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Moving pictures, #35

One of these days, I’ll put up one of these posts and it will not contain a single English-language film. But this time, I’m batting two from six for foreign-language films, which is an improvement on one from seven like my last Moving pictures post…

romaRoma, Federico Fellini (1972, Italy). When I picked up copies of Casanova and Satyricon, I decided to throw in Roma as well, even though I’d not seen it. I had thought, from the title and cover art (though, to be fair, I’d not looked especially closely at the latter), that Roma was set during, well, Roman times. Like Fellini Satyricon. I was, in fact, expecting something similar to that film, which is why I’d bought it – Fellini in all his 1970s indulgent colour. But it turns out Roma is about a young Fellini, who was actually from Rimini, arriving in Rome, and falling in love with the city. The end result is something which has the freedom and plotlessness of a New Wave film, but is in glorious colour and contains a strong thread of Fellini’s somewhat earthy humour. I had expected to like the film for the same reasons I’d like Fellini Satyricon – ie, because it was, basically, bonkers – but actually found myself liking it because it felt like a string of vaguely-related Nouvelle Vague scenarios shot with the sureness and control of a master director and in which the process of filming itself became one of the story’s narratives. One particular scene springs to mind: Fellini is filming something on Rome’s ringroad, and it begins to rain… Apparently, it was shot entirely on a soundstage, although it doesn’t look like it is. A featurette on the Blu-ray points out that a lot of the Roman locations were actually shot on soundstages – and that the same was true of many of the street scenes in Fellini’s . So there you go. I’d sort of added Roma to an order on a whim, but I liked it a lot and I’m glad I bought it.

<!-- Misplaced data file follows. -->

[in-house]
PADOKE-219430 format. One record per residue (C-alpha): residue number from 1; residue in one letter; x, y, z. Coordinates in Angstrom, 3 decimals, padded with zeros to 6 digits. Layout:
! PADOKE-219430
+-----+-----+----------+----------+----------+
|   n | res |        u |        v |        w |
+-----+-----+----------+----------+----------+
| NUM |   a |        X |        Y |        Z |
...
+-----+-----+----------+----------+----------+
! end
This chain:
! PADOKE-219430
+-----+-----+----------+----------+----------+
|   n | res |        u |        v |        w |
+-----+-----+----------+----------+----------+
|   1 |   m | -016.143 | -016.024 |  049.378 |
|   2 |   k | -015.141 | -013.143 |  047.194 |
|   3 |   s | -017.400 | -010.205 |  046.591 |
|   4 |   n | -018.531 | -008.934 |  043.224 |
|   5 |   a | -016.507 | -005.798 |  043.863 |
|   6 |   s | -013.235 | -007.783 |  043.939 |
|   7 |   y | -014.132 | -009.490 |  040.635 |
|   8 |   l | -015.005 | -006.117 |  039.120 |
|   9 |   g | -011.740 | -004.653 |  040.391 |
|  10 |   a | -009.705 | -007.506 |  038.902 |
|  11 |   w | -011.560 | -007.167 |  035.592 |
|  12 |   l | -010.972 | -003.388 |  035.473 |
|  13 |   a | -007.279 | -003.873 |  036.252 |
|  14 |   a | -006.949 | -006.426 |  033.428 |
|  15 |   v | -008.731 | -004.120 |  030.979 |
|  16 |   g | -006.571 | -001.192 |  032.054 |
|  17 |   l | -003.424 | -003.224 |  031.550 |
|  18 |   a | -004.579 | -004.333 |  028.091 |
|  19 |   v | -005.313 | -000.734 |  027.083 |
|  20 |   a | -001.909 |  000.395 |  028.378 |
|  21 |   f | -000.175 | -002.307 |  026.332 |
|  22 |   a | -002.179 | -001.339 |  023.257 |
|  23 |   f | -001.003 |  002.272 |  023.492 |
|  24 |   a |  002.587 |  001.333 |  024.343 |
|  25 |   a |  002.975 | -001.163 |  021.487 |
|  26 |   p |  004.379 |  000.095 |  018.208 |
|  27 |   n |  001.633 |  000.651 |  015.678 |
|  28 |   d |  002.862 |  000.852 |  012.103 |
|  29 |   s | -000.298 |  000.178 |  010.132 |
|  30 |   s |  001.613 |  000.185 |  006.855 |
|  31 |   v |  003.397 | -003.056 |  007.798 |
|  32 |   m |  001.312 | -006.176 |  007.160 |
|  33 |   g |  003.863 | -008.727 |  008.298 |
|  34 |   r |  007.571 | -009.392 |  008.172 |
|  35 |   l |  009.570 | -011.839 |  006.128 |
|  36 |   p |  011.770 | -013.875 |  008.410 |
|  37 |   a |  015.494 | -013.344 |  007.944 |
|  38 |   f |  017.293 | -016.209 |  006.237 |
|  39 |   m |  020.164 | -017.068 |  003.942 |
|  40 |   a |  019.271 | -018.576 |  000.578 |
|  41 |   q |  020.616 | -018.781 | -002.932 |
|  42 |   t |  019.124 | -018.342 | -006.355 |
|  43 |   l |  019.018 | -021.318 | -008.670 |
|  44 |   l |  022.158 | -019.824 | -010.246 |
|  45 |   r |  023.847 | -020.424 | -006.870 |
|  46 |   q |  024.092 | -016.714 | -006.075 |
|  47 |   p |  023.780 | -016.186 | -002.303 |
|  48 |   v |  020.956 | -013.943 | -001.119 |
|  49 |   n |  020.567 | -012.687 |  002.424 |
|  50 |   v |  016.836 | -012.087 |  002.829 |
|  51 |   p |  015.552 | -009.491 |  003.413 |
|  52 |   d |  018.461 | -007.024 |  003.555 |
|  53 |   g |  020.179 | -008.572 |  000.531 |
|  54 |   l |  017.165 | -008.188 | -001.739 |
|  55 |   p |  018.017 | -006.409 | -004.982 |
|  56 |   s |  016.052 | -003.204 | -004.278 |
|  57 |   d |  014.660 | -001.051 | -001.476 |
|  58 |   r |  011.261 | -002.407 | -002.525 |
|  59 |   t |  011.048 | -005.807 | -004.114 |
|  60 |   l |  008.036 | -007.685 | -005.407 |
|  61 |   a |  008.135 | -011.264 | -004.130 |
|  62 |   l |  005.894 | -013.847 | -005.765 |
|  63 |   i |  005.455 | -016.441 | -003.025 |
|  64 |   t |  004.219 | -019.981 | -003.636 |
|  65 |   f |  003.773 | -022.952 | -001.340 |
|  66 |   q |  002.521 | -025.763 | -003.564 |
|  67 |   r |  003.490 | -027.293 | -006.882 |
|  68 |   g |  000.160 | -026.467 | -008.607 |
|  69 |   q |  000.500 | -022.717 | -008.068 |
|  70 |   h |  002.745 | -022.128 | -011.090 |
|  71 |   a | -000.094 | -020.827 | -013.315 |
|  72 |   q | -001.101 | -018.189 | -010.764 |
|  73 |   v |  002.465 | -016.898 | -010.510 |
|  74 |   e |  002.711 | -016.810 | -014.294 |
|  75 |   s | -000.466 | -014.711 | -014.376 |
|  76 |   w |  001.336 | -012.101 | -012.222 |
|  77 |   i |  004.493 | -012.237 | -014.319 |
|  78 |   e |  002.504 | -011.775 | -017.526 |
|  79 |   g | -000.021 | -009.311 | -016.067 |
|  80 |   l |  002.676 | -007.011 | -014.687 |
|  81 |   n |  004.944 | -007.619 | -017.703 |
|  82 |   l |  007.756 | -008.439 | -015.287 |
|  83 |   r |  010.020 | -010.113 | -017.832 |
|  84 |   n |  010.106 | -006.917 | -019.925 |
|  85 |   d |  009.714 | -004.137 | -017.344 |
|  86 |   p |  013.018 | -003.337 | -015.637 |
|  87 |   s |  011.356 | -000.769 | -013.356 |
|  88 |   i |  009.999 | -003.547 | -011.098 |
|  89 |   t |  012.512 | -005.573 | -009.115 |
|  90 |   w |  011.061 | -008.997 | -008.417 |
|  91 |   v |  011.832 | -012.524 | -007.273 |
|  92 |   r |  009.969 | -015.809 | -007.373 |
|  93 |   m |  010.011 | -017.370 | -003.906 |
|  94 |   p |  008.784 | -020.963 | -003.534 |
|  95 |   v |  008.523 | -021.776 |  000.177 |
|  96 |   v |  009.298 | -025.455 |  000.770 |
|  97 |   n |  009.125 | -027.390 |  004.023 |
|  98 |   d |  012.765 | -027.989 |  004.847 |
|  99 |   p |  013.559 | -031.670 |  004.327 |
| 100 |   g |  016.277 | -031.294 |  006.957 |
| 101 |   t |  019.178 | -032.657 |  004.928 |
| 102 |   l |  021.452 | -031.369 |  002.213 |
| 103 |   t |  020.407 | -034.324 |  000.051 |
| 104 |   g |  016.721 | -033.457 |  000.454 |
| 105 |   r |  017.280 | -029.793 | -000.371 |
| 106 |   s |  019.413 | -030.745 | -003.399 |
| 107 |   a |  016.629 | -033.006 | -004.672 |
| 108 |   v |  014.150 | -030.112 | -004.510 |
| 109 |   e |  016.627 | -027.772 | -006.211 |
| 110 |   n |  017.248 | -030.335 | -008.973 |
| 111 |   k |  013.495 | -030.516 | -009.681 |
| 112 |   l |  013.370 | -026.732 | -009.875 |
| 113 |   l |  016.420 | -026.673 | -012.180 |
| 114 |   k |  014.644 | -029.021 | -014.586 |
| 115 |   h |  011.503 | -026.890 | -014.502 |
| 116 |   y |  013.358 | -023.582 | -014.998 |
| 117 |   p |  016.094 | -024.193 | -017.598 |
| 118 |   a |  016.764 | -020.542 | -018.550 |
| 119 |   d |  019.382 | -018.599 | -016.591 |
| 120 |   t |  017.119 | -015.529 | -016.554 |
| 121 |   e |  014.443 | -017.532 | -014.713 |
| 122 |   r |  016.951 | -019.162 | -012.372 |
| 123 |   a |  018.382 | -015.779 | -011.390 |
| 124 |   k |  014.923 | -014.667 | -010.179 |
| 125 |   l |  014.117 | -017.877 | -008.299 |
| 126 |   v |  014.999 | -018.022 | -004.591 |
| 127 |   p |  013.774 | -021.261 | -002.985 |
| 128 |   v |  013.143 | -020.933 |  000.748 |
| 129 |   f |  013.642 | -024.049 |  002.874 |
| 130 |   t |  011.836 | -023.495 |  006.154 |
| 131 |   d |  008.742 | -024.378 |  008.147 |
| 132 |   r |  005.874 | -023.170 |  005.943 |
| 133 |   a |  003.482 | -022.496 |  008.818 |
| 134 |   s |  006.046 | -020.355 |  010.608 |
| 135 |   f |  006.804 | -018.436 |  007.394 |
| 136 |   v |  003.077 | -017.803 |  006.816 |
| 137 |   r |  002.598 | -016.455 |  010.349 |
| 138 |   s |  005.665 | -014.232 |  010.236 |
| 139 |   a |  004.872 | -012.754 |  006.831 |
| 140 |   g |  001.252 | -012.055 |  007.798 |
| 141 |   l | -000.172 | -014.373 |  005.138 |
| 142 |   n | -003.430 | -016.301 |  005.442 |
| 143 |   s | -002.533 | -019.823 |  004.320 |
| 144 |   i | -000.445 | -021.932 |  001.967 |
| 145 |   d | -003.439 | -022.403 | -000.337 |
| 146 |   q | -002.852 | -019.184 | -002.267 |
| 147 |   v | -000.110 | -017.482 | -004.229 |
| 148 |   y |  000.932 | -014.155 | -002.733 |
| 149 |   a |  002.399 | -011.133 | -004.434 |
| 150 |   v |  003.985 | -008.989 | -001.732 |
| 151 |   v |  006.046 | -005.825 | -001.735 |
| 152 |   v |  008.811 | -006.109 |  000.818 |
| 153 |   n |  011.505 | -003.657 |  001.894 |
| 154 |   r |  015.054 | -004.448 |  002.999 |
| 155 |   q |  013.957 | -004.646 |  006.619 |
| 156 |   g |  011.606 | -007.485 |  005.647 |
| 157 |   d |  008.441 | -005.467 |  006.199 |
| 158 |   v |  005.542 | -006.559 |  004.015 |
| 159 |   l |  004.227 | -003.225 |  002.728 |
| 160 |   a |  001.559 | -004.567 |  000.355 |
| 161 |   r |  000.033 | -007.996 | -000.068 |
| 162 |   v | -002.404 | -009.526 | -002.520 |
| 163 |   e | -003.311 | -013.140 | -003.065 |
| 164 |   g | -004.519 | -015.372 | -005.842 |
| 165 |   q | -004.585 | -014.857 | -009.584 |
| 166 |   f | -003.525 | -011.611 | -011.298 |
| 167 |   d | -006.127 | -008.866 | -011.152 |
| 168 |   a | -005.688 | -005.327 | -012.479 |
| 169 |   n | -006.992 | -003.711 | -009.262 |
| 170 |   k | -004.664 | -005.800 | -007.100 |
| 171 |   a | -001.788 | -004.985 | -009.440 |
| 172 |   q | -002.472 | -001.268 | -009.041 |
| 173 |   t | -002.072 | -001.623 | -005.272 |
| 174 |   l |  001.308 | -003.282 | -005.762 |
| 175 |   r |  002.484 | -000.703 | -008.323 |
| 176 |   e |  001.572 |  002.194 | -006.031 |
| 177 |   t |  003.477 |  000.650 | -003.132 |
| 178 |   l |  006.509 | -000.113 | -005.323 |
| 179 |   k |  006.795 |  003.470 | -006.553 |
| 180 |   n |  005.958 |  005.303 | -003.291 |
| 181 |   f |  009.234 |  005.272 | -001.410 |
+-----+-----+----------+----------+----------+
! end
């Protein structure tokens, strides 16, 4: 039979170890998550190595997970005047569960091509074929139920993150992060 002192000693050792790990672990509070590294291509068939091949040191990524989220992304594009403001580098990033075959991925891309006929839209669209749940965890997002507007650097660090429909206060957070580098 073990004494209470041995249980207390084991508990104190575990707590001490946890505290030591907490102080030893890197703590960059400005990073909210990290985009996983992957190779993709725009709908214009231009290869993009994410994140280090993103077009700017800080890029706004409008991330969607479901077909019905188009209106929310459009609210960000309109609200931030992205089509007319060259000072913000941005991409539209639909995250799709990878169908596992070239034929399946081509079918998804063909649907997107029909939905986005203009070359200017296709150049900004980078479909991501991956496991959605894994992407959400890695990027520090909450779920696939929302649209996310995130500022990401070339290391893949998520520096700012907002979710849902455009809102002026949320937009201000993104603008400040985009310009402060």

futureworldFutureworld, Richard T Heffron (1976, USA). I found this in a charity shop, and while I can remember seeing Westworld, I wasn’t so sure if I’d ever seen this sequel. And having now watched it, I’m still not sure. Some bits seemed familiar, other bits didn’t. I suspect I probably did see it – the scenes with “Clark”, the robot rebuilt by the janitor, seemed familiar, and they’re not scenes that would normally be excerpted or trailed where I might have otherwise seen them. Anyway… after the oops-we-appear-to-have-killed-a-lot-of-our-paying-guests of Westworld, Delos is determined to push ahead with its robot-serviced fantasylands, and so has another go with a big promotional splash. Included in said splash are old-school newspaper reporter Peter Fonda and up-and-coming TV reporter Blythe Danner. Of course, there’s more going on than Delos’s PR department want people to know… Well, no, not really: the robots are perfectly safe, and are unlikely to run amuck and slaughter guests. Instead, Delos is planning to replace state and industry world leaders with robot replicas, although how people would tell the difference is never explained. Or indeed why they should be any different. Robot replicas reporting to a corporate overlord versus our current generation of politicians… Nope. Same thing. Aside from a frankly bizarre dream sequence in which Blythe Danner has sex with rogue robot gunfighter Yul Brynner, Futureworld is a bog-standard 1970s sf film in which frankly rubbish sfx are married to a hackneyed plot that some sf author probably covered two decades before. It’s not like the production design is anything special either – and I really like 1970s production design. Meh.